RL Are you okay with this idea of a “four-person audience”? Do you find strength in the illusion of that argument? There’s something very beautiful about it.

SM I’m totally okay with that. I’m not necessarily okay with it when I get completely ripped to shreds in the press. I want to be okay with it, but I get my feelings hurt, like everybody, I guess, because it’s your name and people Google you and—

RL Thousands of people are reading it.

SM —reading, “She makes a piece of shit.” So I’m not quite quiet about that, but I want to be, in terms of the knowledge that my audience is real small and real specific. I feel very, very lucky. It’s a source of strength in a certain way. It gives me faith to go back to my source and be more reductionist. To remove any gimmick. To remove anything helpful, any signposts. It’s not for tourists. The four-person audience fantasy exists in order to return me to the matter of my true interest and not be distracted by wanting to be popular. I never have been, but now I’m also practiced at it.

RL That’s very healthy. It sends you to a place that’s more focused, as opposed to freaking out, or becoming cynical, or going to Broadway.

SM Yeah, somehow the tiny audience I care about gives me the freedom and the power to just be.

RL Do you have strategies? It’s a silly question, but how do you continue to make work? There’s always that other element, the work needs to be supported. How do you keep it going?

SM I don’t know how. I guess, eventually, it’s going to run out. (laughter) I don’t have a strategy at all—except that I will keep going somehow. Somehow.

RL But there’s this element of real life that’s there for you, supporting your work. You have a family, a beautiful daughter. That stuff’s very real. And as that requires a certain amount of attention and support, it can also be part of what supports the ongoing work. You and your life aren’t falling apart.

SM No. Maybe a little. (laughter)

RL The work may feel that way but that’s inherent, I think, in any kind of art making.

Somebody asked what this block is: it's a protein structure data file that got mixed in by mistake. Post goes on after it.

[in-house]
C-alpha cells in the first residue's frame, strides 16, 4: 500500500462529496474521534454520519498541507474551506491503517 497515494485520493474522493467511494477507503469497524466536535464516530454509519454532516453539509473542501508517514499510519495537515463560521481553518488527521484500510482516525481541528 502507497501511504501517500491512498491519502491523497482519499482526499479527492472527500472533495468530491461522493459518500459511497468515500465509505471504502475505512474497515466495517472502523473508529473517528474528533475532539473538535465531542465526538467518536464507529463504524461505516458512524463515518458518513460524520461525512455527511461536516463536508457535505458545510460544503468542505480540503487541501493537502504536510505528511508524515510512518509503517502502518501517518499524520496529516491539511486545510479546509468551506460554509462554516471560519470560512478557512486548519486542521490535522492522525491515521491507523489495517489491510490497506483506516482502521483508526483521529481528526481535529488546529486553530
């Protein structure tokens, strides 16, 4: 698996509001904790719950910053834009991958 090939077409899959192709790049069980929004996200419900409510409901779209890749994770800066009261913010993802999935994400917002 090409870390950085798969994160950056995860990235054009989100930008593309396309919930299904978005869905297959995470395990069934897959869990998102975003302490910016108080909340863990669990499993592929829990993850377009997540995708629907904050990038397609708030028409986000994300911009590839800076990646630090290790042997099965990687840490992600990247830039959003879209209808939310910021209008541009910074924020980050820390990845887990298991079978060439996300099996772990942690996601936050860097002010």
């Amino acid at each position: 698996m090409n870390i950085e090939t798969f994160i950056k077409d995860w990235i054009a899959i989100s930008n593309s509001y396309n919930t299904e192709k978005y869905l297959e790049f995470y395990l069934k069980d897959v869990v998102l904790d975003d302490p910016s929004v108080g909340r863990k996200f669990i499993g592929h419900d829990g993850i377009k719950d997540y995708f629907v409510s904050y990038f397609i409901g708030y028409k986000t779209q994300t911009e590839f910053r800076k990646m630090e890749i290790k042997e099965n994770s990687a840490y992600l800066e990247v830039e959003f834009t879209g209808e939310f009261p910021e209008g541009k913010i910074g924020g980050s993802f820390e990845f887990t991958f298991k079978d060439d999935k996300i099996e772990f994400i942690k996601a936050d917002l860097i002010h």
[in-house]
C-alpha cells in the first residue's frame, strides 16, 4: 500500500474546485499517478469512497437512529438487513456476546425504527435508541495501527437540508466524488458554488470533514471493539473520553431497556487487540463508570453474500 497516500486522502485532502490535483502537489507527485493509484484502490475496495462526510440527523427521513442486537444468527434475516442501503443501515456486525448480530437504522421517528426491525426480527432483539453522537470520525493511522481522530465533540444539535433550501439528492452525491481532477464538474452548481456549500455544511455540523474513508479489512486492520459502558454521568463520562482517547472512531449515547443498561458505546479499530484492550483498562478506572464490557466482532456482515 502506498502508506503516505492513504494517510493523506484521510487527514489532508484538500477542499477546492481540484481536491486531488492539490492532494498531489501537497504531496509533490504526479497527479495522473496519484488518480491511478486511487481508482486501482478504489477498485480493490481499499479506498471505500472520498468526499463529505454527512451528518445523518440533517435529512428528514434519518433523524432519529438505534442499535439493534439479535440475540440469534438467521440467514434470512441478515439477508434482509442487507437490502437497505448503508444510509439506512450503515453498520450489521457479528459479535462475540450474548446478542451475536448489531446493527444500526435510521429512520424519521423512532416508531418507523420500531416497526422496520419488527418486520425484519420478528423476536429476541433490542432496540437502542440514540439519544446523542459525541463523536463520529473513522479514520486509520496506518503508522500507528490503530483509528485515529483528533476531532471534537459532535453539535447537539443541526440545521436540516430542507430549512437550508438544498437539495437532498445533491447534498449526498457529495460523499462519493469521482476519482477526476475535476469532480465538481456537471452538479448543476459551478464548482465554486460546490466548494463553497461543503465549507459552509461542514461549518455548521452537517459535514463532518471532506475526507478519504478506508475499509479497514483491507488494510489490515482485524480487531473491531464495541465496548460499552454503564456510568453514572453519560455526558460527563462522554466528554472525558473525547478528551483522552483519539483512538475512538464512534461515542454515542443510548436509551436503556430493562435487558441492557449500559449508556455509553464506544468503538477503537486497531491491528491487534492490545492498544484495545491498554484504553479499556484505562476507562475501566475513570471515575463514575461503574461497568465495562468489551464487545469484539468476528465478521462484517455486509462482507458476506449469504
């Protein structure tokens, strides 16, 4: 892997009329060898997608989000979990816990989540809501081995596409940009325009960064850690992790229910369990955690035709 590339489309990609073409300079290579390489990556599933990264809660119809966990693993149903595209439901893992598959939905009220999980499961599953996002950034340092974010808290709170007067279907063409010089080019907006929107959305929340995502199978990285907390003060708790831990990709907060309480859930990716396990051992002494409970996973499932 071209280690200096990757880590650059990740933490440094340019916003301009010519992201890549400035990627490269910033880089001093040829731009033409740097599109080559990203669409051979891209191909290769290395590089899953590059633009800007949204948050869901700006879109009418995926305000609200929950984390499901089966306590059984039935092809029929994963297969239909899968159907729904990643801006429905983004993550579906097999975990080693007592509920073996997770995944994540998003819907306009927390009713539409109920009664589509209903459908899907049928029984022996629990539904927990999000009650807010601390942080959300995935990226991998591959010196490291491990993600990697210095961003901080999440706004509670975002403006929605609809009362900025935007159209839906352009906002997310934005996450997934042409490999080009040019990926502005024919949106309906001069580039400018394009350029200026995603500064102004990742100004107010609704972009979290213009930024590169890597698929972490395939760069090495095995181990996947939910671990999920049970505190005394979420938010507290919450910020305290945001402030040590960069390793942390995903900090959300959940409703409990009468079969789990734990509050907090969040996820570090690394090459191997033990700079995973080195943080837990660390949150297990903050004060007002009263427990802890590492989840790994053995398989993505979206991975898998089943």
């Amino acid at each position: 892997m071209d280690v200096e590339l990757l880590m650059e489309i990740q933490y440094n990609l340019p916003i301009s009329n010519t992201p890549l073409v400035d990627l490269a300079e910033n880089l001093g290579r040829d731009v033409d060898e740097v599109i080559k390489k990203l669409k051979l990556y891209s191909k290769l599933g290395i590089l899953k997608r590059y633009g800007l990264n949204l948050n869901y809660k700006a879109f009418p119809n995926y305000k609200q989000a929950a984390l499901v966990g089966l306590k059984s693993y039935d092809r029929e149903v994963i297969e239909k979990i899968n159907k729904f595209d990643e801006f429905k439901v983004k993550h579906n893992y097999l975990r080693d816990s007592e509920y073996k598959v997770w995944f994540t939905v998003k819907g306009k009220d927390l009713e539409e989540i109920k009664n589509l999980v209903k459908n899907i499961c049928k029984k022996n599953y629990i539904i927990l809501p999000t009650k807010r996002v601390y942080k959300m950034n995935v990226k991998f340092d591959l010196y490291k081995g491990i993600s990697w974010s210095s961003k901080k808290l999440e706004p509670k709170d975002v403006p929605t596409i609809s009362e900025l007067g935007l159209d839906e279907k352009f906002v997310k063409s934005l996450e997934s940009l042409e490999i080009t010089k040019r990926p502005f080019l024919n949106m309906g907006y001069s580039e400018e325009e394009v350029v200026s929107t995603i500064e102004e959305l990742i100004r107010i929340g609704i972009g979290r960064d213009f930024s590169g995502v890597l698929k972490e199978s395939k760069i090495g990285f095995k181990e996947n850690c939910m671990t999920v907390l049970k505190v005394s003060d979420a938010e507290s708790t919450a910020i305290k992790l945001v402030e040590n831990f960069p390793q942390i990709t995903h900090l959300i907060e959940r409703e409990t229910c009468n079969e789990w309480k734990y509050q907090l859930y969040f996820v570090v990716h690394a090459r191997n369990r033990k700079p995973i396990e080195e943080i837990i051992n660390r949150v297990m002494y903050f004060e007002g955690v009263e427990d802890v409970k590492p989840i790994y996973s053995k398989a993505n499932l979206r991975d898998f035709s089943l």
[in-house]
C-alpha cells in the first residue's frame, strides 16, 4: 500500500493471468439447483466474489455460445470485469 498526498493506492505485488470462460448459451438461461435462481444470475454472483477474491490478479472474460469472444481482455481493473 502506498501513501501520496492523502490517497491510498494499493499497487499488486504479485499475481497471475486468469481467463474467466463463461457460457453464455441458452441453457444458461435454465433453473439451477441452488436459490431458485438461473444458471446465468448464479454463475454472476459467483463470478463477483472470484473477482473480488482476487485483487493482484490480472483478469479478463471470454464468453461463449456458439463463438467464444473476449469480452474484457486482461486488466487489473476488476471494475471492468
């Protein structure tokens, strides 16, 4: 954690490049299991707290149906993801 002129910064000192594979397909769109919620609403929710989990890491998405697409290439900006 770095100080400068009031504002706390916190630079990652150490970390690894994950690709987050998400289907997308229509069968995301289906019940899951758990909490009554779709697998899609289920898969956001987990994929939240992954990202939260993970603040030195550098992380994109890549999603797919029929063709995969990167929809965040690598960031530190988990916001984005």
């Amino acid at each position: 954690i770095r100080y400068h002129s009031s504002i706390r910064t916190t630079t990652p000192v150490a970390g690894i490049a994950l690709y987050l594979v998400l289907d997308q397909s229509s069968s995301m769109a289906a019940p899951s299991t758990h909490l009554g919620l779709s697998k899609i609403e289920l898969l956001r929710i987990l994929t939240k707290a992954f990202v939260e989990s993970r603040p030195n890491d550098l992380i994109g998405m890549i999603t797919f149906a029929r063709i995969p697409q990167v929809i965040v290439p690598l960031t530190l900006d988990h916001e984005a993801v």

SM Interestingly, I had my daughter, Prudence, who’s now almost two and, for better or worse, I didn’t stop work for a second. She was born on November 21st 2008 and in January 2009, I had the Laurie Anderson show at BAM. Now I look back at that thinking, Whoa. I just didn’t stop. I think that’s given me a certain kind of understanding of myself—if I didn’t stop for that I’m not going to stop for anything. I never imagined myself having a studio baby, or a theater kid, but guess what?


Non Griffiths and Laura Weston in Dover Beach, performance at The Kitchen, 2009. Photo copyright Paula Court.

RL That’s the remarkable part, right? It works. There’s a transgressive element in your choreography that feels like it is or could be dangerous, to those inside and to those watching it. That you’ve incorporated a family into that seems ultimately healthy.

Let’s talk a bit about Dover Beach, the last work I saw. I loved its use of space at The Kitchen—the piece was incredible, heroic, and impossible. I know you didn’t have a lot of money to do that, and what you pulled out of your hat was really encouraging, and inspiring—from concept to production. The use of the girls was beautifully strange. It made me really nervous, from a guy’s point of view. Because they were all so good. You stripped their adolescence from them, not in a dark way, but in a way that served the work. Yet that adolescence was still there. I felt like they understood something we didn’t understand. They were dancing in this void, between their young bodies and being adults.